Winds of Change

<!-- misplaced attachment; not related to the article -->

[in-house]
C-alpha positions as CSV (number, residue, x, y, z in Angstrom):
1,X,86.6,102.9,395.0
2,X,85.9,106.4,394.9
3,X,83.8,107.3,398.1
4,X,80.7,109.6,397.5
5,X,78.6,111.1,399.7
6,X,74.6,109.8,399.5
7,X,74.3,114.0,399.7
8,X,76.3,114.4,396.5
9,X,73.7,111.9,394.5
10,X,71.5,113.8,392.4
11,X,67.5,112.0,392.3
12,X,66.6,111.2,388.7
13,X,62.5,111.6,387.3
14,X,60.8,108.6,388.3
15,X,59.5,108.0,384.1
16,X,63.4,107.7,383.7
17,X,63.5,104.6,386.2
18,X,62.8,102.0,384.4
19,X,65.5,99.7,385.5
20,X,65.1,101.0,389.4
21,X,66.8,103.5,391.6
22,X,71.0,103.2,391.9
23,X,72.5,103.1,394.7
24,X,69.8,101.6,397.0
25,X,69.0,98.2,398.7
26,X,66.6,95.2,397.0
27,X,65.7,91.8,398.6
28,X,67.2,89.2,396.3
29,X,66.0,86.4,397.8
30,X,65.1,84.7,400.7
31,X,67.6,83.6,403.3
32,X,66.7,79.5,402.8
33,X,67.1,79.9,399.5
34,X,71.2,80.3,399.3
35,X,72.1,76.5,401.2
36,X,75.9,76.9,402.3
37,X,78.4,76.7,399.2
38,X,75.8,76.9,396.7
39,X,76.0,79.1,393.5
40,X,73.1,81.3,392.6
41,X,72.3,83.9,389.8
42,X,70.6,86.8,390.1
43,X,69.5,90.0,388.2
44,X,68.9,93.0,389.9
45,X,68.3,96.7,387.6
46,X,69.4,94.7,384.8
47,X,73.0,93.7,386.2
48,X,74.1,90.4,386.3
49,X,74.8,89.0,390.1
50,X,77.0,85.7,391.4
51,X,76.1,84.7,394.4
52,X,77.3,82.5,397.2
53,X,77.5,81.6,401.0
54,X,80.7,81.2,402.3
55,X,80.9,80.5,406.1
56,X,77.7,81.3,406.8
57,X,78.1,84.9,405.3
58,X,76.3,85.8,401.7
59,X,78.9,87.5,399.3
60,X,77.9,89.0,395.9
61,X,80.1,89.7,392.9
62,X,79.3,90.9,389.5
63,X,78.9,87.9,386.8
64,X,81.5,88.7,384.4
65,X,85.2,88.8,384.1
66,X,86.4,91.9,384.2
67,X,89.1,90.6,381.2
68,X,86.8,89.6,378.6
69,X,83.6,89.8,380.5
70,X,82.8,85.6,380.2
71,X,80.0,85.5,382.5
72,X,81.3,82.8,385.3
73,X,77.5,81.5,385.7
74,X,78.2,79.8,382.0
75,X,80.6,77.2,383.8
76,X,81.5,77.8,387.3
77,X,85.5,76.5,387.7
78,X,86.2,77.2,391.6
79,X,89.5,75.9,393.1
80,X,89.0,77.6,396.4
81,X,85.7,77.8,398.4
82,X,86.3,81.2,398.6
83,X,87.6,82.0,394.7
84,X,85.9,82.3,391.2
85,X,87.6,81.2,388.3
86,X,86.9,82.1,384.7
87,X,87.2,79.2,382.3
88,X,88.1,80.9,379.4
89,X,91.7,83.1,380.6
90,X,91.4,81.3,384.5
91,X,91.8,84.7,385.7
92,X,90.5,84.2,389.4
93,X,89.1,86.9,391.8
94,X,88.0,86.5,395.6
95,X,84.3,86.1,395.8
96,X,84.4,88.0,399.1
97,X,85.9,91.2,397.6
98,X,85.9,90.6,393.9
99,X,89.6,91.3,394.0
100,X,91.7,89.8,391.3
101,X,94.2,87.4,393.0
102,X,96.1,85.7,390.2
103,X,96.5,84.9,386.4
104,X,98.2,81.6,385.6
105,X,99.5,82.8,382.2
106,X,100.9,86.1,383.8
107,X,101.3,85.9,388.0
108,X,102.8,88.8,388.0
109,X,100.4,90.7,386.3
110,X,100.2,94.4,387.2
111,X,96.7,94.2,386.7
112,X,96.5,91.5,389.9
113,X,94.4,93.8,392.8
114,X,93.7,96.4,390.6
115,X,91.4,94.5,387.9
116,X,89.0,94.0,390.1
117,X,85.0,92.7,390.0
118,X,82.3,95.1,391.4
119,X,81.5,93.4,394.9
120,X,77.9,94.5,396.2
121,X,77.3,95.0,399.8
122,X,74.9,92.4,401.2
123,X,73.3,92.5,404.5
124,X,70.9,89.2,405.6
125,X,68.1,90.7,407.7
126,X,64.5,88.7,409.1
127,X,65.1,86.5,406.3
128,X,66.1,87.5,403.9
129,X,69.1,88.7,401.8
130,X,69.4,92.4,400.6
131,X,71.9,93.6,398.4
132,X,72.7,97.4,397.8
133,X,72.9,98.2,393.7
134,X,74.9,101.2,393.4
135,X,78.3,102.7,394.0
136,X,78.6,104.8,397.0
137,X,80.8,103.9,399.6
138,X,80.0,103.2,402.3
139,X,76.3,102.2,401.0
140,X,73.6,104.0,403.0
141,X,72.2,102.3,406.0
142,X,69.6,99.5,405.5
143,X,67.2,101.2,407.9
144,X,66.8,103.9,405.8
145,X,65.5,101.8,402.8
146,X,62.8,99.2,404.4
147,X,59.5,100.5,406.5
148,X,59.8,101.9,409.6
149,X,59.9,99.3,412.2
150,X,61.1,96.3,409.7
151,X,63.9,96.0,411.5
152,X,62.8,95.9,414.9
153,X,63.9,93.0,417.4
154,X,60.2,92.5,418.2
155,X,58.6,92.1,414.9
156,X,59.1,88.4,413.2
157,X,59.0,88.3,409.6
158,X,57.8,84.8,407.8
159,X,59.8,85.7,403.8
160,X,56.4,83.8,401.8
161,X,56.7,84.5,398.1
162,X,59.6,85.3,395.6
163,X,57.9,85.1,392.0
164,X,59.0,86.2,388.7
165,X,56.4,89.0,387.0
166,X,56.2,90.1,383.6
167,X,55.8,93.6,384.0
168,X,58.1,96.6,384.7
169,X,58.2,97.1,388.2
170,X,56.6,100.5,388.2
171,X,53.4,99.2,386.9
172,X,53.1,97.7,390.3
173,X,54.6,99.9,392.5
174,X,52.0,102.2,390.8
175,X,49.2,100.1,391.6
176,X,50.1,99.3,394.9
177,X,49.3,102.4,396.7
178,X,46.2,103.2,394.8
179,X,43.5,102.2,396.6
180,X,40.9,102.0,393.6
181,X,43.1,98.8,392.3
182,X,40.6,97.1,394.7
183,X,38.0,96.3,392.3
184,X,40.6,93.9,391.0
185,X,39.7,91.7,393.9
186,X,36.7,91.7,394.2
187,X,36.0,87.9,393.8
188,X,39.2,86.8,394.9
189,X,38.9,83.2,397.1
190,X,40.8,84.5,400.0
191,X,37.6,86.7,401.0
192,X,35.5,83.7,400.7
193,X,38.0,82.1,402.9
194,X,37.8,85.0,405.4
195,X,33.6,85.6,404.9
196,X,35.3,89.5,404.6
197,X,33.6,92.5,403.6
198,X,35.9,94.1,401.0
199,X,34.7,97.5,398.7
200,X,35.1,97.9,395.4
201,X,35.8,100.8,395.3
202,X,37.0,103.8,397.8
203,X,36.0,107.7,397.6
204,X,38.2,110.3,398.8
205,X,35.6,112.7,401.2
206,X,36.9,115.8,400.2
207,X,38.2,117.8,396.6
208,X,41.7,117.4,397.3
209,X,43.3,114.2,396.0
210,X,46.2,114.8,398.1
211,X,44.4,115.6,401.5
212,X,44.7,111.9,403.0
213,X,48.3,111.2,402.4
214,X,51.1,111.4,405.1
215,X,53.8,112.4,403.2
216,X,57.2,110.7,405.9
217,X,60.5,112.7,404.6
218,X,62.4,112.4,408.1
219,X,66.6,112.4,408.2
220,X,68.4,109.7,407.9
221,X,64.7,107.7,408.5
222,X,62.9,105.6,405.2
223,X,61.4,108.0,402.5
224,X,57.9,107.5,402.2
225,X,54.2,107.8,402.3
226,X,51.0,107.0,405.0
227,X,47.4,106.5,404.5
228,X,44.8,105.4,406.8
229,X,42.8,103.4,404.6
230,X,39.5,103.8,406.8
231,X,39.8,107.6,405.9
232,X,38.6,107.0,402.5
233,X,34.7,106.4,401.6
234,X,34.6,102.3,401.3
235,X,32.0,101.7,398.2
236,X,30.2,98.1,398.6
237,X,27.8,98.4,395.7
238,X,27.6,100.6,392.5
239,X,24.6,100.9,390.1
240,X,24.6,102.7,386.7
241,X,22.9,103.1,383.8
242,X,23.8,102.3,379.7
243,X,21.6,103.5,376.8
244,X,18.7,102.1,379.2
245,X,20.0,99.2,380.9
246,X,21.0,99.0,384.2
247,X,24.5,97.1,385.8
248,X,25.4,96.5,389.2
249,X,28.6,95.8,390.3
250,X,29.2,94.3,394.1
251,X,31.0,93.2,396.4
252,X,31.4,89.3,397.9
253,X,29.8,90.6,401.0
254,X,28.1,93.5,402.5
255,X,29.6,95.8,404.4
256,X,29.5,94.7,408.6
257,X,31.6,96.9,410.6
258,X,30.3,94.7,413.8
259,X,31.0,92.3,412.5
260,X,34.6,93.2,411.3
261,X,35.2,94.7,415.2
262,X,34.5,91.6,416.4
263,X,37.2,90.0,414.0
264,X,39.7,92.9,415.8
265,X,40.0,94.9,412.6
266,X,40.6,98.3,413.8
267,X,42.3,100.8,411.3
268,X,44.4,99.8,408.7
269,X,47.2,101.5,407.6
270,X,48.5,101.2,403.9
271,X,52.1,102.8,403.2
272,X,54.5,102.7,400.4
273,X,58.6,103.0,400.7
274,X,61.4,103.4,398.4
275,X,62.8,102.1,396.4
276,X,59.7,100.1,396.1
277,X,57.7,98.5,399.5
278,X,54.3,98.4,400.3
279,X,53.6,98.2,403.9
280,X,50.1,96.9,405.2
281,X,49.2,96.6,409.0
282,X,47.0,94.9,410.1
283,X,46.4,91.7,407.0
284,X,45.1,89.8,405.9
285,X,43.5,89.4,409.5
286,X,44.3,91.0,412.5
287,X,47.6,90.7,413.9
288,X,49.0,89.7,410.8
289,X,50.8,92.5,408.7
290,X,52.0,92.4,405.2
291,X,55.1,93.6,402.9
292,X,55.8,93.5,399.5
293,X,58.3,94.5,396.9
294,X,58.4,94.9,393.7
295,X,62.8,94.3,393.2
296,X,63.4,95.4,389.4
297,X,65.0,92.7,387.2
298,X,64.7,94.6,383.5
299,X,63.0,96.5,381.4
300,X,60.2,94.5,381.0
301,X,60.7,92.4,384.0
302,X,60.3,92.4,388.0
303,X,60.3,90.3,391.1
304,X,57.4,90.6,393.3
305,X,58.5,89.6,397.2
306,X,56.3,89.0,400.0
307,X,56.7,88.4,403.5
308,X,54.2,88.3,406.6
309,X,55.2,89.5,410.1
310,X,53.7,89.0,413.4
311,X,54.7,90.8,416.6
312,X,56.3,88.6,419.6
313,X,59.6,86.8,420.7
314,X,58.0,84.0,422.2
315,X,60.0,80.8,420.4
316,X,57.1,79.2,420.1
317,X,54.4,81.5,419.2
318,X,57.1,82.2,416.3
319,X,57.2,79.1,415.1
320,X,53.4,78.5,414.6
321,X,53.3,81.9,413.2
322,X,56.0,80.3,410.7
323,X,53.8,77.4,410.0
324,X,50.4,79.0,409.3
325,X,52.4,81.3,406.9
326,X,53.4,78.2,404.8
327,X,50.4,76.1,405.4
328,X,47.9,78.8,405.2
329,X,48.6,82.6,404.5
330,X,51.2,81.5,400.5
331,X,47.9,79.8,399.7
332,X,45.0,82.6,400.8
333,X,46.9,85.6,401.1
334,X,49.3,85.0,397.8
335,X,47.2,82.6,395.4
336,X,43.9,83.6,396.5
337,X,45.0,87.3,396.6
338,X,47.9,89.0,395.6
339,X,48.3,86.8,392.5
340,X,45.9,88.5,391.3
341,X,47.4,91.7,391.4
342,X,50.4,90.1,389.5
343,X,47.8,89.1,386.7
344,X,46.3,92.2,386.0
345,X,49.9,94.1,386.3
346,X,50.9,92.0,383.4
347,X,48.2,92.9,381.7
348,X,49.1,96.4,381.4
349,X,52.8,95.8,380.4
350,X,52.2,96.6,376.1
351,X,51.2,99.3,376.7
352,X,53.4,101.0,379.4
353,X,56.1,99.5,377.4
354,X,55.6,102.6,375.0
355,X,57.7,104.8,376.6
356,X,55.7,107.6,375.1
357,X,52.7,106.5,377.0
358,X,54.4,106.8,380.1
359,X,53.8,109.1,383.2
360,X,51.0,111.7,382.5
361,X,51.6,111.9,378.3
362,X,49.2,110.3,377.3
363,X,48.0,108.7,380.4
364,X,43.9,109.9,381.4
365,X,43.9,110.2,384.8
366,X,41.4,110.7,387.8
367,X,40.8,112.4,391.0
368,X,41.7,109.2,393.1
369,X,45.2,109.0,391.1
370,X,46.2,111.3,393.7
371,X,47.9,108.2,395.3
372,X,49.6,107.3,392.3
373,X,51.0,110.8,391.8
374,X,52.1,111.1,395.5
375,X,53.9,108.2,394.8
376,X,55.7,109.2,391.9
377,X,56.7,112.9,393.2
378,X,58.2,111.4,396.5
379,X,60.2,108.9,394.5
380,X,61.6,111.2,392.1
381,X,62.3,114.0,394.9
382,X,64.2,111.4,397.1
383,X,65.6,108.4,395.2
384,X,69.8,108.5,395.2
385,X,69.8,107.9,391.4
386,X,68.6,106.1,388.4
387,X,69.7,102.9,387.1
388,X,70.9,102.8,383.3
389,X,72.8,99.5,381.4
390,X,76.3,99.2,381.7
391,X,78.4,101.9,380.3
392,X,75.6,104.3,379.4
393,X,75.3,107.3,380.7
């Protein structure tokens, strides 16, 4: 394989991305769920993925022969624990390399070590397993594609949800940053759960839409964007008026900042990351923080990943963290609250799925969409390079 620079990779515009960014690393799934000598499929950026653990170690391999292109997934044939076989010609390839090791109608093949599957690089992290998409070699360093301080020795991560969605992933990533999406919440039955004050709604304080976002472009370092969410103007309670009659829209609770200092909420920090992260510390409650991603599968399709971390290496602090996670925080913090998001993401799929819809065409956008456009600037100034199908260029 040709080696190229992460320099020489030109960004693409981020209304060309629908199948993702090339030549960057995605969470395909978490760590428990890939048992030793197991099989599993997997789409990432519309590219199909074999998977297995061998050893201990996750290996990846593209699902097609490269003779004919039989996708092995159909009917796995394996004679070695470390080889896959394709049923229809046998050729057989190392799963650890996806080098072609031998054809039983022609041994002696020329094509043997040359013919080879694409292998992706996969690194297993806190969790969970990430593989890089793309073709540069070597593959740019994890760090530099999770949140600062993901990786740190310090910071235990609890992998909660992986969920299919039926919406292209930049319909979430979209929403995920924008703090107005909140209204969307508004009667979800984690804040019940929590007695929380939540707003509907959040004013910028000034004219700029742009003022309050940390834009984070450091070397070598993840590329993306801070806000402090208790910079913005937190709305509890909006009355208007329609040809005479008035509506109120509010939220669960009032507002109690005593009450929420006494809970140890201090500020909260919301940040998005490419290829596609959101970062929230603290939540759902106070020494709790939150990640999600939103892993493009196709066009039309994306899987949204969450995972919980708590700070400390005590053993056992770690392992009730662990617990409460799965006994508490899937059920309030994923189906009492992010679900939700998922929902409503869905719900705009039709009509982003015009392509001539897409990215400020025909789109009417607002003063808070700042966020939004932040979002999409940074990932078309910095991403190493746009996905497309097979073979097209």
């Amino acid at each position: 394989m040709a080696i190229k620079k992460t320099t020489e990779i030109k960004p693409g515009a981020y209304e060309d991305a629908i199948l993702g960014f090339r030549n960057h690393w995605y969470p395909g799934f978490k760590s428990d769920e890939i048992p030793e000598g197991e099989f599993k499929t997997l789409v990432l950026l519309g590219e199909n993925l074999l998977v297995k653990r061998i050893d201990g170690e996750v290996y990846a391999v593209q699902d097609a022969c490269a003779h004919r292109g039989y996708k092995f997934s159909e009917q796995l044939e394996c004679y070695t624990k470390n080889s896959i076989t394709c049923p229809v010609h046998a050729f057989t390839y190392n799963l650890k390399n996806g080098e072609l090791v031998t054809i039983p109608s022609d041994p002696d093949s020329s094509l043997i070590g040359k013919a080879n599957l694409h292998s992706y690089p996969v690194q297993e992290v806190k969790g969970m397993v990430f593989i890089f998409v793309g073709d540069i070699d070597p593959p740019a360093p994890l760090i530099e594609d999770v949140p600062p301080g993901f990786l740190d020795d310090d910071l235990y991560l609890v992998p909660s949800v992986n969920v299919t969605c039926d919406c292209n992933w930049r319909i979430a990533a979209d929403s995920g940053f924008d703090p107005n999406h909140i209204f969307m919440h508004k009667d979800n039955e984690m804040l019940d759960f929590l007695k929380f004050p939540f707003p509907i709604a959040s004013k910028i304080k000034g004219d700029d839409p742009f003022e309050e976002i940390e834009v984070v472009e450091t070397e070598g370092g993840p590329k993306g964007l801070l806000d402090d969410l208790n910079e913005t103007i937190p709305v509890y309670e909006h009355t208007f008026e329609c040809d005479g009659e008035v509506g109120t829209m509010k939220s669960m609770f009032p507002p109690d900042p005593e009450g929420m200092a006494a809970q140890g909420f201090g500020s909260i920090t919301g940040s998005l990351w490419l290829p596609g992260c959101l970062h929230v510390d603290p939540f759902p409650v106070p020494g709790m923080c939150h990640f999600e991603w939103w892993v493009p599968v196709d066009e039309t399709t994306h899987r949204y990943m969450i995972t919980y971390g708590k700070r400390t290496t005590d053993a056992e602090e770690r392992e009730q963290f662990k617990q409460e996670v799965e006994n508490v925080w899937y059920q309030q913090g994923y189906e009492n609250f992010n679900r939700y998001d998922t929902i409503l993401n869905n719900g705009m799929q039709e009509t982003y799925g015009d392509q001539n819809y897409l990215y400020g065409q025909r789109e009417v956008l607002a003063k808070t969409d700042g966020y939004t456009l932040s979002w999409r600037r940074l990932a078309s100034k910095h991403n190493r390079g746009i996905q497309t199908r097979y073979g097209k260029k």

Over the last week or so I’ve notice several articles that all loosley fall under the umbrella of a general move and conversion toward the PostgreSQL database system. The early radar comes fo course from the [ blogosphere], where [ a passing post] made mention of [ Stackworks IRM’s] decision to rewrite thier entire program from php/my$ql to python/postgresql. A slight cause of concern for the poster, but very cool in my eyes (incidentally I’d love to heard details on thier justification for the switch, to see if it’s what I think it is). I then happened upon another seemingly [ harmless post] that points out another conversion, this one from a m$ $ql $erver user to [ postgresql]. That decision was based on, as the author puts it, that ”PostgreSQL’s stored procedures support is if anything considerably better than MS-SQL-Server’s”. Again quite cool. Now, a few blog posts do not a revolution make, but then I came across this news item: [ Bugzilla 2.20 has been released]. Why is this significant? This version finnally includes “official” experimental PostgreSQL support. This is significant because [ people] have been running postgresql powered bugzilla installations for years, but to that point it has taken years to get the bugzilla core project to accept postgresql support into the mainline code. It’s clearly a step in the right direction, and a sign of postgresql making more inroads into classifcly my$ql oriented projects. (Bonus points for anyone who downloads/imports/tests bugzilla with pg 8.1) So we see this trend pass from the blogosphere into the larger open source projects and then into the tech press and more traditional software development companies. Specifically [ this article] from infoworld which outlines Emic Networks Corp.’s plan to rename itself Continuent and move from a my$ql oriented company to a more general database software company, offering products for both my$ql and postgresql, and eventually sybase and m$ $ql $erver. This is good for postgresql on a basic level because this Emic just happens to offer database clustering software, something that is certainly a hot topic within the postgresql community. But it’s even more important as a sign that companies are begining to see that being in the my$ql market is not sonoymous with being in the open source database market, and thats good for everyone, whether you are on postgresql or [ sqlite] or whatever.